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Above: The Maternity Benefit Act protects the employment of a woman during maternity and entitles her to full pay during this time

The Uttarakhand High Court quashed Rule 153 of the Financial Handbook of Uttar Pradesh Fundamental Rules which disallows maternity leave to a woman employee for her third child

~By Atul Chandra in Lucknow

In a positive move, the Uttarakhand High Court has quashed Rule 153 of the Financial Handbook of Uttar Pradesh Fundamental Rules which disallows maternity leave benefit to a woman employee for her third child. The single-judge bench of Justice Rajiv Sharma termed Rule 153 as “ultra vires” and “unconstitutional” and allowed the writ petition of a woman employee seeking maternity leave benefits.

The Uttar Pradesh Fundamental Rules were adopted by Uttarakhand when the state was carved out of Uttar Pradesh. Rule 153 says: “Maternity leave on full pay which a female government servant, whether permanent or temporary, may be drawing on the date of proceeding on such leave may be granted to her by the head of the department or by a lower authority to whom power may be delegated in this behalf subject to the following:

(1) In cases of confinement the period of maternity leave may extend up to the end of three months from the date of the commencement of leave:

Provided that such leave shall not be granted for more than three times during the entire service including temporary service;

Provided also that if any female government servant has two or more living children she shall not be granted maternity leave even though such leave may otherwise be admissible to her. If, however, either of the two living children of the female government servant is suffering from incurable disease or is disabled or crippled since birth or contracts some incurable disease or becomes disabled or crippled later, she may, as an exception, be granted maternity leave till one more child is born to her subject to the overall restriction that maternity leave shall not be granted for more than three times during the entire service.”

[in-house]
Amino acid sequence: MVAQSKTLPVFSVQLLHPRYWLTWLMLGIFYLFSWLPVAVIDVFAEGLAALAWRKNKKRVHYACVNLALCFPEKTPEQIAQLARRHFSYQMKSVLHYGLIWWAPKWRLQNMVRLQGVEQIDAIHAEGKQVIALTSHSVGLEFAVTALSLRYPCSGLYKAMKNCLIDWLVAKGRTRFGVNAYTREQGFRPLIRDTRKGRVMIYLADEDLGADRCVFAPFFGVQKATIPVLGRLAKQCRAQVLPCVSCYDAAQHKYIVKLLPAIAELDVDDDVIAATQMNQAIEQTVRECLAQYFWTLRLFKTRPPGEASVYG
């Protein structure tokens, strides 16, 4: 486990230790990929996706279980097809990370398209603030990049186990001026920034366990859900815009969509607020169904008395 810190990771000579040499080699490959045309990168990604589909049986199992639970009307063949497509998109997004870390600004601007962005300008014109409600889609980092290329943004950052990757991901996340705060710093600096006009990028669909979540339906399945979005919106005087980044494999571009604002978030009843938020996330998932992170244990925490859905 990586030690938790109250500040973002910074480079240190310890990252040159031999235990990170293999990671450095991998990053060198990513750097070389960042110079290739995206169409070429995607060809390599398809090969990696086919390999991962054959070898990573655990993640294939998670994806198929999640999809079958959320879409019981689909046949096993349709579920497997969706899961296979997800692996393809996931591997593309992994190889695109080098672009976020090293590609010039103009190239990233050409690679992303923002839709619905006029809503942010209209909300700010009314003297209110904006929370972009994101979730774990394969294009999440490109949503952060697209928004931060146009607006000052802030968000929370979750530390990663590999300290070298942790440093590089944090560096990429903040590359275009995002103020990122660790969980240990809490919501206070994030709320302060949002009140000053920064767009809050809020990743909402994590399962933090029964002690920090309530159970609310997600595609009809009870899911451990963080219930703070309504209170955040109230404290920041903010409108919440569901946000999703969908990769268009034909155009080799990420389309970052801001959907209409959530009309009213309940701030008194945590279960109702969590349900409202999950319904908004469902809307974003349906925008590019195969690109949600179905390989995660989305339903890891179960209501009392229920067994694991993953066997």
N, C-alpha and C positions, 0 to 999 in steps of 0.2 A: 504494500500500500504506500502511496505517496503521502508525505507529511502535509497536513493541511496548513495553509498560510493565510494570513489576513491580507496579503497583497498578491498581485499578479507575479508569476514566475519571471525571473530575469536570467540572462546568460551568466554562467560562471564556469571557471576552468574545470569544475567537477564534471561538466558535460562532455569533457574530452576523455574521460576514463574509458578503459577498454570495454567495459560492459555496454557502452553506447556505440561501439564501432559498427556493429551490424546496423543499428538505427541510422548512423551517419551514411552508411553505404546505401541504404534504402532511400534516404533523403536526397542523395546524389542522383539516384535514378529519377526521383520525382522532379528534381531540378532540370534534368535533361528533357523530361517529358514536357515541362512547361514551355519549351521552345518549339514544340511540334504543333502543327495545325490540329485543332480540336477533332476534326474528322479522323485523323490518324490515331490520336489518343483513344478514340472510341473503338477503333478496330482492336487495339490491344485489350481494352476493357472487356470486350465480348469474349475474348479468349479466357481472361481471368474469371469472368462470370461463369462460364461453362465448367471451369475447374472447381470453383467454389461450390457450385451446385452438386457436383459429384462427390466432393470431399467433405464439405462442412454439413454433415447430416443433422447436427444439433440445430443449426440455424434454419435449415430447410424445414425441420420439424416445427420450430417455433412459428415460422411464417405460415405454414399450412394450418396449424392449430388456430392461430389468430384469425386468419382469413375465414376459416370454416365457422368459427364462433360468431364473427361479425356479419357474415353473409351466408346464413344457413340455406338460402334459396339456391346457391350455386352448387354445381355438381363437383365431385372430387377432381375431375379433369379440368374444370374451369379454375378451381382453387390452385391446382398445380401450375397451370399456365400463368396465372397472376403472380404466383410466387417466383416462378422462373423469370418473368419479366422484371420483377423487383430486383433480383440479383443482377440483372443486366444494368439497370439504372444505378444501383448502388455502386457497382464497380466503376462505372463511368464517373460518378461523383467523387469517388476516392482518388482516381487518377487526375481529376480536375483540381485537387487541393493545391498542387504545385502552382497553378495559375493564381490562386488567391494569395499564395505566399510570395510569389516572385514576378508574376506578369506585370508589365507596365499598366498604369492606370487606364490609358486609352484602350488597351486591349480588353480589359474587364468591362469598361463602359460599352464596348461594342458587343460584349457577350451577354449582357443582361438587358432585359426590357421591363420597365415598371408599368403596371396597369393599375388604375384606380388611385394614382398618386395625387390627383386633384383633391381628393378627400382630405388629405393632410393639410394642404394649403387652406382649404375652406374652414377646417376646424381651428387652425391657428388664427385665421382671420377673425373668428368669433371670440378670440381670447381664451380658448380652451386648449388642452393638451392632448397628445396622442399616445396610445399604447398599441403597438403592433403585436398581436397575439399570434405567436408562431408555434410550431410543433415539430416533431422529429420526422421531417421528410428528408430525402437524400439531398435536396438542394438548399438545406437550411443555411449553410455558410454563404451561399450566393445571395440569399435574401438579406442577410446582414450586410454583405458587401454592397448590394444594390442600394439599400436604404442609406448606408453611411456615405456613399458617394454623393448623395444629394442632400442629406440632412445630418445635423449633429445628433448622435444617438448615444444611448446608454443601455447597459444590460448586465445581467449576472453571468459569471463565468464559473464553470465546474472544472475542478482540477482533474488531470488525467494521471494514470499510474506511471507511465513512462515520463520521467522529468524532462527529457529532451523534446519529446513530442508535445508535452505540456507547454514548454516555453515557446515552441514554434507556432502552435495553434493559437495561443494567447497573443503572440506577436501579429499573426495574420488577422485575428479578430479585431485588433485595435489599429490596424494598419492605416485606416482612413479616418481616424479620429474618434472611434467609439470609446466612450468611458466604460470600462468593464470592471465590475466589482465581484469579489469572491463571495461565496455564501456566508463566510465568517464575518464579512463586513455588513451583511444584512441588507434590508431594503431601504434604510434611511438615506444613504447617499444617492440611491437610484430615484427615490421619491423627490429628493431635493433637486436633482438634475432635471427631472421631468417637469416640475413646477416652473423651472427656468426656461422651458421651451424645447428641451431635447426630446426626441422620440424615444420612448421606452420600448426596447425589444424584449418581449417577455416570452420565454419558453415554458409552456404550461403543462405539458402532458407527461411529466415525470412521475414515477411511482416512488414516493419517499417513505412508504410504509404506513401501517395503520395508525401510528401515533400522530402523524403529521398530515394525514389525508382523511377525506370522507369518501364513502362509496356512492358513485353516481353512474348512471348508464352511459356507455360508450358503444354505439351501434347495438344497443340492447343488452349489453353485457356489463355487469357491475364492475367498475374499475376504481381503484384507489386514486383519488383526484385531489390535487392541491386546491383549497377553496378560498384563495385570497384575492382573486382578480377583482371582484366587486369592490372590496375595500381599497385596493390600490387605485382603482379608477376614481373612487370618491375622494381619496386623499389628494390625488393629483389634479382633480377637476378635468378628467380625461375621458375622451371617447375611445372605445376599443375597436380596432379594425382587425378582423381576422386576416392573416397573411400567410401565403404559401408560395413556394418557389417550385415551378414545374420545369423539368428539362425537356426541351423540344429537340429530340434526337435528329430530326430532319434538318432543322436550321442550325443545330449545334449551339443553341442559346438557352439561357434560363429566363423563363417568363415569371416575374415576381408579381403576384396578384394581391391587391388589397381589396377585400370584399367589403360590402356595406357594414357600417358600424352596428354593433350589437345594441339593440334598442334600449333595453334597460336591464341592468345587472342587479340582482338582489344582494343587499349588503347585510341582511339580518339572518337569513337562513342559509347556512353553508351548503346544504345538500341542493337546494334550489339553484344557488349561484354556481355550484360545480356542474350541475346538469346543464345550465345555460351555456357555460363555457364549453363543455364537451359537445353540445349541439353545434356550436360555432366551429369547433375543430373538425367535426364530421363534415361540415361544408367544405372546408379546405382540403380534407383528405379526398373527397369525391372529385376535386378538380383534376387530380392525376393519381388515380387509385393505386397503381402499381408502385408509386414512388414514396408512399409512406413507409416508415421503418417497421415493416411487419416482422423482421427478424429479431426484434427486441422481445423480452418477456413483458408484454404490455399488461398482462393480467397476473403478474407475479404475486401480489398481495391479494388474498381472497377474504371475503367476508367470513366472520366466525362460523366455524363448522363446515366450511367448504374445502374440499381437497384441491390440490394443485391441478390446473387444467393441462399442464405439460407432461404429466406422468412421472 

It was this second proviso which Justice Sharma said was “contrary” to Section 27 of the Maternity Benefit Act of 1961 which “does not prohibit, in any manner, to grant of maternity leave to a female government servant, who already has two children at the time of submission of application for maternity leave, after giving birth to third child”.

Section 27 also has an overriding power as it states that the “provisions of this Act shall have effect notwithstanding anything inconsistent therewith contained in any other law or in the terms of any award, agreement or contract of service, whether made before or after the coming into force of this Act”.

The Maternity Benefit Act 1961 was amended in 2017, following which the duration of paid maternity leave for women employees was increased from 12 weeks to 26 weeks. The amendment also provides that in the case of women expecting their third child, this duration will be restricted to 12 weeks.

The Act protects the employment of a woman during the time of maternity and entitles her to full pay during this time to take care of her child. The Act is applicable to all establishments employing 10 or more people and includes government and private workplaces.

Striking down Rule 153, Justice Sharma said it went against Article 42 of the Constitution which provides for “just and humane conditions or work and maternity relief”. The Court ordered that the petitioner, Urmila Masih, be granted maternity leave on humanitarian grounds.

Masih, a Haldwani-based nurse, was denied maternity leave in 2015 as she already had two children and hence, under Rule 153, could not be granted leave for her third child. Masih had applied for six months’ leave. Rule 153 also provides that “no such leave shall be admissible until a period of at least two years has elapsed from the date of the expiry of the last maternity leave granted under this rule”. It was, however, not known whether the petitioner met this criterion or not.

Justice Sharma said that the legal issue concerning the 1961 Act was settled by a division bench of the Punjab and Haryana High Court in Ruksana vs State of Haryana and Others. The division bench, Justice Sharma said, ruled that “the Act nowhere restricts the benefit of payment of maternity benefits to birth of two children. In other words, the provisions of the Act entitle the woman employee to maternity benefits for the birth of third child too… Unless an amendment is carried out in the Act, the Government cannot restrict beneficial provisions of the Act to a woman employee for the birth of a third child. Such a restriction imposed under the Rules is contrary to Section 27 of the Act and cannot sustain in the eyes of law”. It is expected that all women who were being denied maternity benefits for their third child would now be able to avail of all the entitlements.

Interestingly, Rule 153 has not been challenged in Uttar Pradesh so far and will continue to be in place despite the Uttarakhand High Court’s order.

But Rita Bahuguna Joshi, UP minister for women welfare, was not in favour of the provision which denies maternity benefits under Rule 153. “A woman should not be denied maternity benefits as she is not the one who decides on family planning. She does not have the right to plan. Any such law should be directed against males as it is they who decide on this personal issue,” Joshi said.

Way to go!

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